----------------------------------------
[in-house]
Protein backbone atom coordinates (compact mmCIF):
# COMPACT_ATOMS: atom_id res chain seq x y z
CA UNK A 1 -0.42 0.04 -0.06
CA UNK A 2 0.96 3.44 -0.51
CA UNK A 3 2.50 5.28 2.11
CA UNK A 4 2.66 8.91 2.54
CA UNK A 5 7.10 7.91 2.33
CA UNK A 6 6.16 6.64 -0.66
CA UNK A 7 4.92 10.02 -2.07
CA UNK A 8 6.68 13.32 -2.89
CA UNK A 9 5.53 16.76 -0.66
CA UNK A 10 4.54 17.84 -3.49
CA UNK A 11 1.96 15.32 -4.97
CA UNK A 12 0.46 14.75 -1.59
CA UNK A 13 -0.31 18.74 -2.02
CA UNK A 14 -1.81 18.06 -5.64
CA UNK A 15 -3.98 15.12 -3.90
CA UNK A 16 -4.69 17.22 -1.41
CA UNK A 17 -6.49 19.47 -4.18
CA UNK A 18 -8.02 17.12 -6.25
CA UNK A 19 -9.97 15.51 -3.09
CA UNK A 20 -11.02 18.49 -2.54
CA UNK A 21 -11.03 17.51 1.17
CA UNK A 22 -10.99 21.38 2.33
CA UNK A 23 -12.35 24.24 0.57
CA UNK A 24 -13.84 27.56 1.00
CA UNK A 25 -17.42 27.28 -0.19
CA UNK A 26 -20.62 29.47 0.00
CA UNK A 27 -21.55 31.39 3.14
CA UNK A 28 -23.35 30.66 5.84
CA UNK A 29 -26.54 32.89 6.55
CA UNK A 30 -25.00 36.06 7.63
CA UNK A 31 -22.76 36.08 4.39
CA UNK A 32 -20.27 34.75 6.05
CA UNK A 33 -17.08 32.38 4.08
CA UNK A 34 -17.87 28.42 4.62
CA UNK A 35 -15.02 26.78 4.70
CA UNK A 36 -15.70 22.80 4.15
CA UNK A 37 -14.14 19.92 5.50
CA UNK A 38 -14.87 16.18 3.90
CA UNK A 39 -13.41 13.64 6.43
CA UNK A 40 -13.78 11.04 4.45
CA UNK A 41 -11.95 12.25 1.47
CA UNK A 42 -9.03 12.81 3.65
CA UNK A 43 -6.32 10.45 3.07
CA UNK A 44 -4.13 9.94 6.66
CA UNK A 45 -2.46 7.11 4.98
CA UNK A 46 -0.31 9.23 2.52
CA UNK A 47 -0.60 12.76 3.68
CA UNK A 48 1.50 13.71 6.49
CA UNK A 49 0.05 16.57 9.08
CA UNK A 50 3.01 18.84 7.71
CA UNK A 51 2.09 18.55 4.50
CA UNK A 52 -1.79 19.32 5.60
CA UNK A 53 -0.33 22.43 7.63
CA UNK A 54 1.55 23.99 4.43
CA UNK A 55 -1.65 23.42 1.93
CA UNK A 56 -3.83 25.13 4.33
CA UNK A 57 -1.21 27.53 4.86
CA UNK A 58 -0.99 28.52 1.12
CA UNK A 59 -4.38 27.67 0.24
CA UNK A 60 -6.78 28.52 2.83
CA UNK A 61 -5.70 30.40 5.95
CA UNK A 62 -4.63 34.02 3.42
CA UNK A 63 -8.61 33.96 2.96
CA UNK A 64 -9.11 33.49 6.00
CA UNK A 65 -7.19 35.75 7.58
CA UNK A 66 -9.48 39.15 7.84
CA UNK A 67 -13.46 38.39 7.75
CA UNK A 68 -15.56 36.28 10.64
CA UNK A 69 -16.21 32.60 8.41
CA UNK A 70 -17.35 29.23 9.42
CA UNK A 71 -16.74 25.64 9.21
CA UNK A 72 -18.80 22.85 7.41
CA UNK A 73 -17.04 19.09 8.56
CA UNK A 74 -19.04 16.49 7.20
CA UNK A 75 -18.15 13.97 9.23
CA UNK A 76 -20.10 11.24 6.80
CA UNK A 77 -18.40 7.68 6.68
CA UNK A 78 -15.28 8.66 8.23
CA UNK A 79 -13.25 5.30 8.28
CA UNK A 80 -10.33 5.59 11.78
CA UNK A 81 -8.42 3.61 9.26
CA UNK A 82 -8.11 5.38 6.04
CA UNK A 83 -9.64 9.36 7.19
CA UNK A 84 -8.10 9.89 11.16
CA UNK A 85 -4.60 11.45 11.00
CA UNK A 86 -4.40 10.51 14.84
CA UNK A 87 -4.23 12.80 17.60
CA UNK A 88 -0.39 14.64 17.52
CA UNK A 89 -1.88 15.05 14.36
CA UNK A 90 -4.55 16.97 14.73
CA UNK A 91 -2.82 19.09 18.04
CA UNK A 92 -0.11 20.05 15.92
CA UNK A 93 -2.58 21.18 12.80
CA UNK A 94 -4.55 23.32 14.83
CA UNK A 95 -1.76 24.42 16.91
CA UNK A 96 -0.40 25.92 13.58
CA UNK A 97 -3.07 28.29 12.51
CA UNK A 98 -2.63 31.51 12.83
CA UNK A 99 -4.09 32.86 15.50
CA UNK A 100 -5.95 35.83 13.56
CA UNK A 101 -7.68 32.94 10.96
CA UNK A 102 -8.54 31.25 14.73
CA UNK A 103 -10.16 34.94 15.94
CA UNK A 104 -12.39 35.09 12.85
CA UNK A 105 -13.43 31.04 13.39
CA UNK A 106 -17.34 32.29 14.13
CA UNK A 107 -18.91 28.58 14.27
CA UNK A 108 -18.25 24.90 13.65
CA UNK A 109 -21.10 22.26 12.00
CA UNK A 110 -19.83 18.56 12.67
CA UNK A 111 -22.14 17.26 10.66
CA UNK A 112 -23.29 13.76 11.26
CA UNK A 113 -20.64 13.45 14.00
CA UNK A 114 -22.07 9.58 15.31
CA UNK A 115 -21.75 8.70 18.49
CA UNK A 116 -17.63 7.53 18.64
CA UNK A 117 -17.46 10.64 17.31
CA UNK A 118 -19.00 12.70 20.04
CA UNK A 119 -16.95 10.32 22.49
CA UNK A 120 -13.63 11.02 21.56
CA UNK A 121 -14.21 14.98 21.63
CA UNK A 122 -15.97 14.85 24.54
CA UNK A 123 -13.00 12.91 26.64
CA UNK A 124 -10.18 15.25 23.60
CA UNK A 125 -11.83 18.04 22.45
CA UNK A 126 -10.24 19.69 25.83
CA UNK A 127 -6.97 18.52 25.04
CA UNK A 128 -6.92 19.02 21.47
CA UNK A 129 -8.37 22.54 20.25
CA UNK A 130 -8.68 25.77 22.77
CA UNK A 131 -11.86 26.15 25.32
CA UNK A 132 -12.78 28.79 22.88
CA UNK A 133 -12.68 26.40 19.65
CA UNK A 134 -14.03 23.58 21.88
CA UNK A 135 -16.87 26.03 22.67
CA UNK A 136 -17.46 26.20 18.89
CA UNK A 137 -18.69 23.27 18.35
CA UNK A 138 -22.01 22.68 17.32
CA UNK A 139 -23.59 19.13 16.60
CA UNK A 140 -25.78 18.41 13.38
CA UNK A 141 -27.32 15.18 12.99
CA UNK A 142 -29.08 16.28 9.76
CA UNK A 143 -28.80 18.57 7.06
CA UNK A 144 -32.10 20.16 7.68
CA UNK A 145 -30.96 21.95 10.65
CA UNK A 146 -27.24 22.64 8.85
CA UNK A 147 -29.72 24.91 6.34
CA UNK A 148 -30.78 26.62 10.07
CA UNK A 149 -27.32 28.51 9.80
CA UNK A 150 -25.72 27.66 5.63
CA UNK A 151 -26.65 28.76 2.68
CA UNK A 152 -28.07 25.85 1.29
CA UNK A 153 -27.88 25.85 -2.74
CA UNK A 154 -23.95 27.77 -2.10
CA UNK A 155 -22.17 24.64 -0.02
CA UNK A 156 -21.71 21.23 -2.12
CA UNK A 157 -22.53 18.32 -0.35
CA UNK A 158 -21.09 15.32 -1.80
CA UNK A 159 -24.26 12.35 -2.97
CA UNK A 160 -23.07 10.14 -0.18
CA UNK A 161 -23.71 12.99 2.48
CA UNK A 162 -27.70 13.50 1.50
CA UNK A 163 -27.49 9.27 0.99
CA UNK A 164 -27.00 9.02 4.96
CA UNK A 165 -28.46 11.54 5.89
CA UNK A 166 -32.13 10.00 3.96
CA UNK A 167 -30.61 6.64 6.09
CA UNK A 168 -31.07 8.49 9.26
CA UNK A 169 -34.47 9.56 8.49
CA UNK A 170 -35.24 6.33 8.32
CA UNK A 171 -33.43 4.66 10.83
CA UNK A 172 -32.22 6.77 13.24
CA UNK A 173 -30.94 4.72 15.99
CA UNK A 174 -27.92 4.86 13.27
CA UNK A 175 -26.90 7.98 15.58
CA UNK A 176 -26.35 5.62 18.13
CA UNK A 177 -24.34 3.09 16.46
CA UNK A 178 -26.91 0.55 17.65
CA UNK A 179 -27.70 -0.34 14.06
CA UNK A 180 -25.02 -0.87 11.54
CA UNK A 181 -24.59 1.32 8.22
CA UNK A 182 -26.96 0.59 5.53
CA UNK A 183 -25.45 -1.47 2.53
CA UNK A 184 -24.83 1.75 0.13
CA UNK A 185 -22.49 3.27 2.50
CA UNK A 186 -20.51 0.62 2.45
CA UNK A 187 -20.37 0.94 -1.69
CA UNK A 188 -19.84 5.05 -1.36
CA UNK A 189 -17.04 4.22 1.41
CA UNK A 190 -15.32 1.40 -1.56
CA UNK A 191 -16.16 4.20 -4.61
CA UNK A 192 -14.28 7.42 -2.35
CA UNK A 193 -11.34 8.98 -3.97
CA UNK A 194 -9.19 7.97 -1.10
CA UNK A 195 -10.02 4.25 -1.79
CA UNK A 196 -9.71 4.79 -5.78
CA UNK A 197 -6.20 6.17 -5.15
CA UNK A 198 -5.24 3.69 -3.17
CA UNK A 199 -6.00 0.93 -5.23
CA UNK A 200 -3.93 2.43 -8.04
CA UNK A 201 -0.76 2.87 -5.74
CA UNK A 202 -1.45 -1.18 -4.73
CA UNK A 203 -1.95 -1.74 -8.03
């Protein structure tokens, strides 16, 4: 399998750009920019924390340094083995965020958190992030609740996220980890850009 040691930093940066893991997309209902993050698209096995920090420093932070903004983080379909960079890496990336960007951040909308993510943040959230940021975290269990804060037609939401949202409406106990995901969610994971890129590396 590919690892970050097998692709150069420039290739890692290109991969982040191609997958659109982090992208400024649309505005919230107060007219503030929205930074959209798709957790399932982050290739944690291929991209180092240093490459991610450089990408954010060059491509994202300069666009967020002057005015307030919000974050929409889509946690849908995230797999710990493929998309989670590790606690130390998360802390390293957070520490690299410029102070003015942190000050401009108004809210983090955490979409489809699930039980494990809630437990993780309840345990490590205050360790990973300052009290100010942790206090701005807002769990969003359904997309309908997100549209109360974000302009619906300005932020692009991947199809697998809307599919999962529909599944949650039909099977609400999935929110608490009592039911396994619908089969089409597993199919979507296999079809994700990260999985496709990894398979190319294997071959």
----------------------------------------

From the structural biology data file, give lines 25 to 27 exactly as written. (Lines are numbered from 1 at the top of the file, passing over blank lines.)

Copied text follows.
CA UNK A 22 -10.99 21.38 2.33
CA UNK A 23 -12.35 24.24 0.57
CA UNK A 24 -13.84 27.56 1.00